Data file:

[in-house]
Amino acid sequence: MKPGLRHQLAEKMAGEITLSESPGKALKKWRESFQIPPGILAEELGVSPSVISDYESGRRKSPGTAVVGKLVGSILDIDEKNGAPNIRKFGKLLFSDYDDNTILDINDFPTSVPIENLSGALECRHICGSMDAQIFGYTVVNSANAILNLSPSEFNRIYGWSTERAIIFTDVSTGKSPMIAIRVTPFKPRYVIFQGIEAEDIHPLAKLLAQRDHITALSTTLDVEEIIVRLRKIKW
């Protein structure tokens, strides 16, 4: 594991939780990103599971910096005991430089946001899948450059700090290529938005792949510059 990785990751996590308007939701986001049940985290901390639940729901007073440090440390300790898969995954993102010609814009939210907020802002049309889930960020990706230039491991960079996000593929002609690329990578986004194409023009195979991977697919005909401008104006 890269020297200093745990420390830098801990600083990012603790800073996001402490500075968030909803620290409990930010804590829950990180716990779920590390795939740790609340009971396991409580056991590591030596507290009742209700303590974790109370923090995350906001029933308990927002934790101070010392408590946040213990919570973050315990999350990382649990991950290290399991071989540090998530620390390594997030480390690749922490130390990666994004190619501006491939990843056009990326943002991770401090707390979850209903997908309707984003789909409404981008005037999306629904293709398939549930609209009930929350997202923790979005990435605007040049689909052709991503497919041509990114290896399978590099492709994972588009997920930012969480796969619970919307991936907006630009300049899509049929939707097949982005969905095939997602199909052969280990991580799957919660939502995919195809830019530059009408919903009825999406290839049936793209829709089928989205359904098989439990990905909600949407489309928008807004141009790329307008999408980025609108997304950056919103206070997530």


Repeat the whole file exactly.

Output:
[in-house]
Amino acid sequence: MKPGLRHQLAEKMAGEITLSESPGKALKKWRESFQIPPGILAEELGVSPSVISDYESGRRKSPGTAVVGKLVGSILDIDEKNGAPNIRKFGKLLFSDYDDNTILDINDFPTSVPIENLSGALECRHICGSMDAQIFGYTVVNSANAILNLSPSEFNRIYGWSTERAIIFTDVSTGKSPMIAIRVTPFKPRYVIFQGIEAEDIHPLAKLLAQRDHITALSTTLDVEEIIVRLRKIKW
């Protein structure tokens, strides 16, 4: 594991939780990103599971910096005991430089946001899948450059700090290529938005792949510059 990785990751996590308007939701986001049940985290901390639940729901007073440090440390300790898969995954993102010609814009939210907020802002049309889930960020990706230039491991960079996000593929002609690329990578986004194409023009195979991977697919005909401008104006 890269020297200093745990420390830098801990600083990012603790800073996001402490500075968030909803620290409990930010804590829950990180716990779920590390795939740790609340009971396991409580056991590591030596507290009742209700303590974790109370923090995350906001029933308990927002934790101070010392408590946040213990919570973050315990999350990382649990991950290290399991071989540090998530620390390594997030480390690749922490130390990666994004190619501006491939990843056009990326943002991770401090707390979850209903997908309707984003789909409404981008005037999306629904293709398939549930609209009930929350997202923790979005990435605007040049689909052709991503497919041509990114290896399978590099492709994972588009997920930012969480796969619970919307991936907006630009300049899509049929939707097949982005969905095939997602199909052969280990991580799957919660939502995919195809830019530059009408919903009825999406290839049936793209829709089928989205359904098989439990990905909600949407489309928008807004141009790329307008999408980025609108997304950056919103206070997530």